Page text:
Thomas Moore, was ‘the father of his profession’ and was a very talented indeed. Of course, Moore was a local man who saw how important Sunderland was becoming. Indeed, Moore had already designed many individual mansions for prominent people. So, Monkwearmouth Station, close to St Peter’s Church (AD674), was always going to reflect the significance of the area.
George Hudson became a leading political figure, in fact, by 1845 he represented Sunderland in the House of Commons. He also had the nickname ‘The Railway King’ and was overseeing many railway projects. As a matter of fact, investors backed him all the way while the new railways mushroomed in this period.
Hudson’s bubble would burst when investors rushed to get their money back. They did this because at the time, people were investing far too much into the railways. In fact, railway projects in the UK at the time accounted for around 50% of all investments. Moreover, the Railways Act of 1844 saw more central control over the runaway railway companies and their activities.
Obviously, more central control meant a tightening up of these investments. Be that as it may, Hudson managed to repay a lot but became broke in the process. As a matter of fact, he would leave the country on occasions to avoid court action through his bankruptcy. However, Hudson had to serve time in the debtors’ prison in 1865. But, when his friends came up with the money to pay off his debts, Hudson became a free man again. He then retired to London where he died in 1871.
The people of Sunderland take the Monkwearmouth Railway Station for granted of course. However, its architectural splendour makes it one of the most elegant buildings of its kind in the country. Moreover, Monkwearmouth Station looks for all the world like the natural habitat of the ruling aristocracy, a grand country mansion. Still, its grandiose appearance gives us a look into a period of time when design meant a lot.
Although it is not a large building, the outside view makes it look this way. There was a ticket office of course and even accommodation for the station master. Obviously, there were waiting rooms, one each for first and second-class passengers. The platform also had a glass roof held in place with iron frames and supports. Indeed, the glass came from local glass maker, James Hartley.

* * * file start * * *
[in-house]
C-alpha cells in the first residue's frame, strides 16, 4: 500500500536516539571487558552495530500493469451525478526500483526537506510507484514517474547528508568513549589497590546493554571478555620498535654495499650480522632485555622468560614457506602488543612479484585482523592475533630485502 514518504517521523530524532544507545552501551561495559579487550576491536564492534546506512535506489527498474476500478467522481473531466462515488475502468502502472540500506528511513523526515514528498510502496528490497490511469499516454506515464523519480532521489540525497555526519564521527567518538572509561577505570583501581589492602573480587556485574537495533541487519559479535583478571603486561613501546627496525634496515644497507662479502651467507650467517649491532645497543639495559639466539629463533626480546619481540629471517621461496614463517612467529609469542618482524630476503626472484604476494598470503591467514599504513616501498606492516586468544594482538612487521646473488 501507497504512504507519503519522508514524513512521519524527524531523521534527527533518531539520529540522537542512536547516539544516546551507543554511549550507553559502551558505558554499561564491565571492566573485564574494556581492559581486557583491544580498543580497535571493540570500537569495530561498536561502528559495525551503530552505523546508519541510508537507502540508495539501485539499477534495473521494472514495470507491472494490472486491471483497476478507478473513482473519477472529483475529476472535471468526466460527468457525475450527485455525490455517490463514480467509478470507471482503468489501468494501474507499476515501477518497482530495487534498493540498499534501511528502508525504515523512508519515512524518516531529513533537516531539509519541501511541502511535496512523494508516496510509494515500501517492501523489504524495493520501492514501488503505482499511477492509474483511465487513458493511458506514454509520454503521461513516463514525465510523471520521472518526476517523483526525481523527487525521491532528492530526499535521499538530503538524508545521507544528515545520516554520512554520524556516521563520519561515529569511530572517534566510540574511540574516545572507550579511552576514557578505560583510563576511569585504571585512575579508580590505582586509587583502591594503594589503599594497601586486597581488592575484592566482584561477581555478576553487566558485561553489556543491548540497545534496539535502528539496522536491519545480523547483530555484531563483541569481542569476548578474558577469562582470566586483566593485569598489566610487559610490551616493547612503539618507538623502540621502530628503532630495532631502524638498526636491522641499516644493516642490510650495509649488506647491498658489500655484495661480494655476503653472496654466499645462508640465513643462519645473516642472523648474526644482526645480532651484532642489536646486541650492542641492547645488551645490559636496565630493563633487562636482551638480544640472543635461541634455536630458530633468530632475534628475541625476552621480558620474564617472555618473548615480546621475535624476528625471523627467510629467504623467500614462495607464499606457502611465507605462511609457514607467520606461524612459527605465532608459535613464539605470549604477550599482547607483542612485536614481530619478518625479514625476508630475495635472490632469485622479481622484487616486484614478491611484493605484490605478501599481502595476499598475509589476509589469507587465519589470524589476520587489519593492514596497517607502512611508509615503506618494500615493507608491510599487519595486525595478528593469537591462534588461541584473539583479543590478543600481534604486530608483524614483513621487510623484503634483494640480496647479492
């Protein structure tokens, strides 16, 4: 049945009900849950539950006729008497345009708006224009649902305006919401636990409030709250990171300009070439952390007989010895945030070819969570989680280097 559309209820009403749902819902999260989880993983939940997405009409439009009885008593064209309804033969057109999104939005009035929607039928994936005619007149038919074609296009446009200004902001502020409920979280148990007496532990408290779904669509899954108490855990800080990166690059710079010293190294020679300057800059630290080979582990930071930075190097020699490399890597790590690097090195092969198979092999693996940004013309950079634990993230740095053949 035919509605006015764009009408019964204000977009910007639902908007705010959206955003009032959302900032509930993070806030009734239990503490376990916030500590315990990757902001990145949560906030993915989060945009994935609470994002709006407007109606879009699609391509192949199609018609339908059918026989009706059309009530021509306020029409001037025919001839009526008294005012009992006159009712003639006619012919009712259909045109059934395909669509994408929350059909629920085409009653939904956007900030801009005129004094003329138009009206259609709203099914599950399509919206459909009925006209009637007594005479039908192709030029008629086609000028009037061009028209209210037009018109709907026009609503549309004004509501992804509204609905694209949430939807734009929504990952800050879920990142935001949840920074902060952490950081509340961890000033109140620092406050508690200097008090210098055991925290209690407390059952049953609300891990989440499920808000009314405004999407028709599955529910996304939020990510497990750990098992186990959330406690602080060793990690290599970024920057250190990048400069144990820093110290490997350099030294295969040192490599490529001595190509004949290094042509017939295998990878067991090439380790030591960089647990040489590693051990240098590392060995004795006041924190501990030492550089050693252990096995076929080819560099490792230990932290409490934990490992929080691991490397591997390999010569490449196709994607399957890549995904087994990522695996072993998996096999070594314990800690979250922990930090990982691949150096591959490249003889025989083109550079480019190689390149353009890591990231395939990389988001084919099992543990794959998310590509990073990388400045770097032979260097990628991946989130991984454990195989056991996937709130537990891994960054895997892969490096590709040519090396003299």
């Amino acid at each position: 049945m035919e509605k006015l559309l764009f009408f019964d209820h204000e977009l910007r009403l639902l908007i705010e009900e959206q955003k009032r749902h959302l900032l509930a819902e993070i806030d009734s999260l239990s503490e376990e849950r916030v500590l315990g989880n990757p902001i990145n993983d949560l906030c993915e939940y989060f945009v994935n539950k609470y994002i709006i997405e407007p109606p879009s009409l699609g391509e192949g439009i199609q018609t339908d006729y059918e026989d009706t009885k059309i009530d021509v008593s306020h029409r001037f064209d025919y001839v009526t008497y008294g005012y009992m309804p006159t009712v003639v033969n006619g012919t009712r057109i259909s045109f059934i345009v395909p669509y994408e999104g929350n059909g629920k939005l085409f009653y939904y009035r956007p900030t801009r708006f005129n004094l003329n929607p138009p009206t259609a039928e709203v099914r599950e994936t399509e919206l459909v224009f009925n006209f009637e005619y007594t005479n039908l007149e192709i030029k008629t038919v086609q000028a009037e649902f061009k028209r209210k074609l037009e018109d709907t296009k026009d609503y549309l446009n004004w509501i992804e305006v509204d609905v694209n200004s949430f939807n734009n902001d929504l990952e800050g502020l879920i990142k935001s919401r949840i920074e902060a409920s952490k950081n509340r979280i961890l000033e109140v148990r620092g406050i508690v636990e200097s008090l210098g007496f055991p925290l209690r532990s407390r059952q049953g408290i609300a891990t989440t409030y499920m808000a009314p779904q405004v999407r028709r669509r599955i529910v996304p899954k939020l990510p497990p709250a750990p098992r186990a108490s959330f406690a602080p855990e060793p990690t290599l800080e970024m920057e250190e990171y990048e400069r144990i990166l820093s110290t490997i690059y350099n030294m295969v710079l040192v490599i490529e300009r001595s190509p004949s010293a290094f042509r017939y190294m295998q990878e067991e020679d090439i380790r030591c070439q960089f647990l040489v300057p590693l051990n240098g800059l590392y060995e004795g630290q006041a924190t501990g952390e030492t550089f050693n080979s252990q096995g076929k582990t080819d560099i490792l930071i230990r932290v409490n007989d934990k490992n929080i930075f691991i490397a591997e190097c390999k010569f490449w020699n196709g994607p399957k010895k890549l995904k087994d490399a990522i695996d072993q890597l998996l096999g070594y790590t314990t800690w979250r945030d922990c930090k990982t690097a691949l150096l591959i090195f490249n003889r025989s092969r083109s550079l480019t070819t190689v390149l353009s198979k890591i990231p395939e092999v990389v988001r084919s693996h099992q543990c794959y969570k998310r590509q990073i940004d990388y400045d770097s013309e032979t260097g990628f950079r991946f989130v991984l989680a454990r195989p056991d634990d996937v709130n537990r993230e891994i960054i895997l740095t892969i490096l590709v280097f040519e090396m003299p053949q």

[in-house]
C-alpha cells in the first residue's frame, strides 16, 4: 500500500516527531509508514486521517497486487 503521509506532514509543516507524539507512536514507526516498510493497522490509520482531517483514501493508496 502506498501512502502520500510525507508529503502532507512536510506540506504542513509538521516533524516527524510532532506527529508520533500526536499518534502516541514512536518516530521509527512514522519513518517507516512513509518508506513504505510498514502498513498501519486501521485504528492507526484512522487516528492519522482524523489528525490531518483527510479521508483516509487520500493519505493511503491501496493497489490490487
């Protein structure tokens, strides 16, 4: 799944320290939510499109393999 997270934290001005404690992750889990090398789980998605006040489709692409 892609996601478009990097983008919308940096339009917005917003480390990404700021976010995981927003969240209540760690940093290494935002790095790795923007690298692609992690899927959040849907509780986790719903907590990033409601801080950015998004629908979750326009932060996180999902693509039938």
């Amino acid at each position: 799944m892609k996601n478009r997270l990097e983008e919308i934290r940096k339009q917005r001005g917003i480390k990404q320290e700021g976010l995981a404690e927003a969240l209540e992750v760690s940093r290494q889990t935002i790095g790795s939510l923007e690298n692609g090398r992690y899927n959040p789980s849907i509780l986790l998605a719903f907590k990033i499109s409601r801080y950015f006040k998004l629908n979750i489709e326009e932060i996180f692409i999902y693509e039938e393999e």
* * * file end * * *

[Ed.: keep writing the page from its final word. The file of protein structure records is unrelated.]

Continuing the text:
A comment by the late Sir Nikolaus Pevsner, architectural historian, said: “If one does not mind a railway station looking like a Literary and Scientific Institution or provincial Athenaeum, Monkwearmouth is one of the most handsome stations in existence”.
Monkwearmouth Station closed in March 1967 due to falling passenger numbers. However, Sunderland Corporation bought the station soon after. Then, after a restoration period, it reopened to the public in 1973 as a railway museum. Of course, this preservation measure ensures that the elegant building remains accessible to our future generations.
Obviously, Monkwearmouth Railway Station is one of Sunderland’s most important old industrial buildings. Moreover, whatever happens in the future, this building’s importance will ensure that it remains for all to see. Indeed, its prominent position on the north end of the Wearmouth Bridge (North Bridge Street) is a sight to behold. Moreover, it is on one of the main arteries into and out of Sunderland City Centre. Therefore, tens of thousands of people pass it daily.
Generally speaking, Sunderland transport system is developing all the time. Therefore, the arrival of the Tyne and Wear Metro Rapid Transit System was no surprise. However, its arrival was a good 20 years after the system opened on Tyneside. But the reasons why are many fold. Firstly, we have to understand that people who had most say in the bus operations in Sunderland had much clout. Indeed, their concerns about the impact that the Metro would have on local transport jobs was overwhelming. Therefore, the pilot scheme, which would have saw the Metro operate in Sunderland first, was over before it started!
So, it passes through the old Monkwearmouth Station.